Summer is officially here, and it’s HOT! With temperatures regularly above 90 degrees and multiple heat waves expected in the coming months, I’ve been looking for some safe summer activities to keep my dog Sueshi cool and active.
For starters, we only go for walks in the early morning or evening. Daytime walks and hikes simply present too many health risks in this heat. Plus, dogs with shorter noses or snouts — like my own shih tzu mix — are at greater risk of overheating, as are dogs that weigh more than 110 pounds.
One easy way I can tell if it’s too warm to walk is by touching the sidewalk with my hand for seven seconds. If it feels too hot to the touch, it’s too hot to walk my dog. Remember, a dog’s paw pads are sensitive and can get burned quickly.
When the temperature creeps up, it’s best to keep your pets indoors in an air-conditioned space and provide enrichment activities. Sueshi enjoys sniffing games — put some kibble or a favorite treat under a box or cup and let your dog figure out how to get to it. Another canine favorite is hide and seek — hide away from your dog, call their name, and reward them when they find you.
If you and your pup seek fresh air, set up a kiddie pool in your backyard or outside space. Toss in a favorite toy and create a slippery game of fetch! While Sueshi isn’t into water sports, many of our shelter dogs appreciate a soak in the play yard on a hot summer day, not to mention the misters that cool down their kennels.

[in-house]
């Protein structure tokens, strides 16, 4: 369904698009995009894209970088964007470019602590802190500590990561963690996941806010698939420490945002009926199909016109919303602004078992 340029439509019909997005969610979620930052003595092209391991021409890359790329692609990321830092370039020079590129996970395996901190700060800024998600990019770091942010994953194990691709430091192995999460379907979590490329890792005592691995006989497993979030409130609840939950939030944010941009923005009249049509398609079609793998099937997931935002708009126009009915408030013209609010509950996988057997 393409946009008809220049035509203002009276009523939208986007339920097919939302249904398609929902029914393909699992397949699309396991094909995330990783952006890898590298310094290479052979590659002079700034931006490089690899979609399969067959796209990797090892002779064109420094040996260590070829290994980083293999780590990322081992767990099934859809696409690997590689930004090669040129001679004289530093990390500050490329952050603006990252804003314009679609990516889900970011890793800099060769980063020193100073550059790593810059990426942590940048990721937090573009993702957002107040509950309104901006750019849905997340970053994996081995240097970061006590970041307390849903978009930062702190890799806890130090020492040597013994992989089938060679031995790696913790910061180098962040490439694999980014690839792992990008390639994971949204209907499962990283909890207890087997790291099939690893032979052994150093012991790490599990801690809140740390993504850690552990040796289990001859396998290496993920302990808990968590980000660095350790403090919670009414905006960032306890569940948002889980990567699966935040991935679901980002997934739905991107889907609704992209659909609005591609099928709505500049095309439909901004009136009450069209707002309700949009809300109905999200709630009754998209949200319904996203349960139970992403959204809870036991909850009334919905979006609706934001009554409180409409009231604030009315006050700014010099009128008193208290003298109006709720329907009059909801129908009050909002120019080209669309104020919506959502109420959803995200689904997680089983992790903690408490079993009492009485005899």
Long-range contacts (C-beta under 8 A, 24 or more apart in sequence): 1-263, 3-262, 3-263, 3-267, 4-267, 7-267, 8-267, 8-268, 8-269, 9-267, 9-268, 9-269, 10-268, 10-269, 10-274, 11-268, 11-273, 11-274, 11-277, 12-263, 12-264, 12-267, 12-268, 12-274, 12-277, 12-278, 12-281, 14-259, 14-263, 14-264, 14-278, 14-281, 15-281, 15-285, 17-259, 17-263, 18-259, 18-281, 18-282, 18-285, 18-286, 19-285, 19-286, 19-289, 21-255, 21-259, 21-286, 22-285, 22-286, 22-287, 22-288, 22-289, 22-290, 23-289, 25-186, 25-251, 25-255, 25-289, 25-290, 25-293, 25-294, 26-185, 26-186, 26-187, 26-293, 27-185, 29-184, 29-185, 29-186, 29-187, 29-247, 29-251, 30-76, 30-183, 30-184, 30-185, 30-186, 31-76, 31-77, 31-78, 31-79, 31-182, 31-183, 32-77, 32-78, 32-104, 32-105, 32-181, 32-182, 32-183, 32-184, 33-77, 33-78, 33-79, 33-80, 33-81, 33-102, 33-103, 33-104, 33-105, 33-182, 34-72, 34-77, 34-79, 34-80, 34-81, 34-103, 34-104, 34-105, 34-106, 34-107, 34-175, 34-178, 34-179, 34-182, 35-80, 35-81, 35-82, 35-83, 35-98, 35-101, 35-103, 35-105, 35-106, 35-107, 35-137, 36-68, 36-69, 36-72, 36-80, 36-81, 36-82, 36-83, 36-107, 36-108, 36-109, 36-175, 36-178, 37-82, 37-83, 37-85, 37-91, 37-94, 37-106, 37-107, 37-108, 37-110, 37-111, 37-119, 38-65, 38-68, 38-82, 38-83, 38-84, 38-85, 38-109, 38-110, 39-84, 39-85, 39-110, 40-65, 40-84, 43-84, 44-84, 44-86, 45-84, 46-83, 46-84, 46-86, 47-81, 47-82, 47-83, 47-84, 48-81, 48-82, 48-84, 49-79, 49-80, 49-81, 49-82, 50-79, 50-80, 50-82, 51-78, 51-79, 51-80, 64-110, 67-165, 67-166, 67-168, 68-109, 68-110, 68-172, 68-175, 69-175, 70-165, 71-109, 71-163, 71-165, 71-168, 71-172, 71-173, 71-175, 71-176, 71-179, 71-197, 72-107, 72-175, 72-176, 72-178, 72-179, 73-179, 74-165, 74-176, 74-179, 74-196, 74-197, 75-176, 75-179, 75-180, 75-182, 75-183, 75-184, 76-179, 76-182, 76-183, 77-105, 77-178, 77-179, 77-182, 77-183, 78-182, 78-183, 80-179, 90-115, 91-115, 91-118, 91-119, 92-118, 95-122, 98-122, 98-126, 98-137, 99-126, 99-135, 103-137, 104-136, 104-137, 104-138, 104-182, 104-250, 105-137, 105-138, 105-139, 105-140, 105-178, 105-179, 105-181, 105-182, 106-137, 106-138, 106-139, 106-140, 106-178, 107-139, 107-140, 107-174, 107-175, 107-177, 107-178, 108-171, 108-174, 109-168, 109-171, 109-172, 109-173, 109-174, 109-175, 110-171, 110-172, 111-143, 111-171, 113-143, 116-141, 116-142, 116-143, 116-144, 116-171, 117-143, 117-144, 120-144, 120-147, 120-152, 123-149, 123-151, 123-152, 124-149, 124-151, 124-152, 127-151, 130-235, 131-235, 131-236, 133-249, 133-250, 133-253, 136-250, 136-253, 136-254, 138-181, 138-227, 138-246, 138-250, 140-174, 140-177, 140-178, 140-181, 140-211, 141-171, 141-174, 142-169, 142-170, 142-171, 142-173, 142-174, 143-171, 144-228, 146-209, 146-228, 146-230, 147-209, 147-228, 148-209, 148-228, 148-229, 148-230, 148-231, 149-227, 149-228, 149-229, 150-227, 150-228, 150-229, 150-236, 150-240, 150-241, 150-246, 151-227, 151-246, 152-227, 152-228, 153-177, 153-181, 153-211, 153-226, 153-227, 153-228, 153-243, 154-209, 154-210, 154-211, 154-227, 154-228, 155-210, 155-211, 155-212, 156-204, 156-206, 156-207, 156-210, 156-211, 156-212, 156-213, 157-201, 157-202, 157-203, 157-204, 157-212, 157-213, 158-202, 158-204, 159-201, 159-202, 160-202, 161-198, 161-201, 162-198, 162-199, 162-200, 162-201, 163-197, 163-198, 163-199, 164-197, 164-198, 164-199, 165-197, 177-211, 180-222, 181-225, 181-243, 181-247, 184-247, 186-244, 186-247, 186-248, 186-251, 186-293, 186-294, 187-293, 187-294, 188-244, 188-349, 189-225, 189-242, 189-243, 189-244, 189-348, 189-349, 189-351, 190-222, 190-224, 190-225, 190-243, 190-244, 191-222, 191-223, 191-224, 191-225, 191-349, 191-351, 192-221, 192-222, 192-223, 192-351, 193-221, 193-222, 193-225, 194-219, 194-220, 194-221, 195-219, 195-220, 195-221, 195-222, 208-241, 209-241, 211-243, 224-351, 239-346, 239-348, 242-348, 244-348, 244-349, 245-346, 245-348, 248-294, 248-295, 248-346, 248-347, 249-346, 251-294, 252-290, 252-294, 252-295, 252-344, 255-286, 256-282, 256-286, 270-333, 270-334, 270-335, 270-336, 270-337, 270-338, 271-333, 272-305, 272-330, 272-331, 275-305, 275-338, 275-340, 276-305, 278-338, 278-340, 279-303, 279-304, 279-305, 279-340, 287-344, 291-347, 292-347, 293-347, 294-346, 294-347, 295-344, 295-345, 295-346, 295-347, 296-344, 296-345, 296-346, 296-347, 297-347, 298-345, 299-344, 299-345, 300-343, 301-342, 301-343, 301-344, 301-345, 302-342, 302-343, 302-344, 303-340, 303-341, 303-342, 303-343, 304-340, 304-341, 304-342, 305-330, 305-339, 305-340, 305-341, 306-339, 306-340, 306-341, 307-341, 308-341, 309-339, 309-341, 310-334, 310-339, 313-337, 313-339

When your pet must be outdoors, ensure they have access to substantial shade and offer plenty of fresh water. Add ice cubes to the water for some mental enrichment and to help with cooling down. You can also try setting up a cooling mat or elevated bed in the shade.
Having trouble keeping your dog cool at home? Consider heading to a dog-friendly beach. One of our favorites is the Del Mar dog beach in San Diego, although there are many others closer to home. Sueshi may not be a fan of the water, but she loves to run and play in the sand.
If the beach isn’t your pet’s thing, try a pet-friendly, air-conditioned store for a break from the heat. Of course, never leave your pet in a hot car. Temperatures inside a vehicle can become deadly within only a few minutes.
Heat stroke is another deadly medical emergency. Signs of heat stroke can include excessive panting, abnormal gums, lethargy, disorientation, heavy drooling, vomiting, collapse or seizures. Your dog’s temperature needs to be lowered urgently, but gradually, for the best chance of surviving. Move your pet to a cool area and pour cool (not cold) water over them. Contact your veterinarian immediately.
Keeping all this in mind, I wish you and your pets a safe and happy summer. Let’s all try to stay cool these next few hot months!
Dia Du Vernet is president and CEO of Pasadena Humane. pasadenahumane.org
This blog post originally appeared as a column in the Pasadena Star-News on July 8, 2022.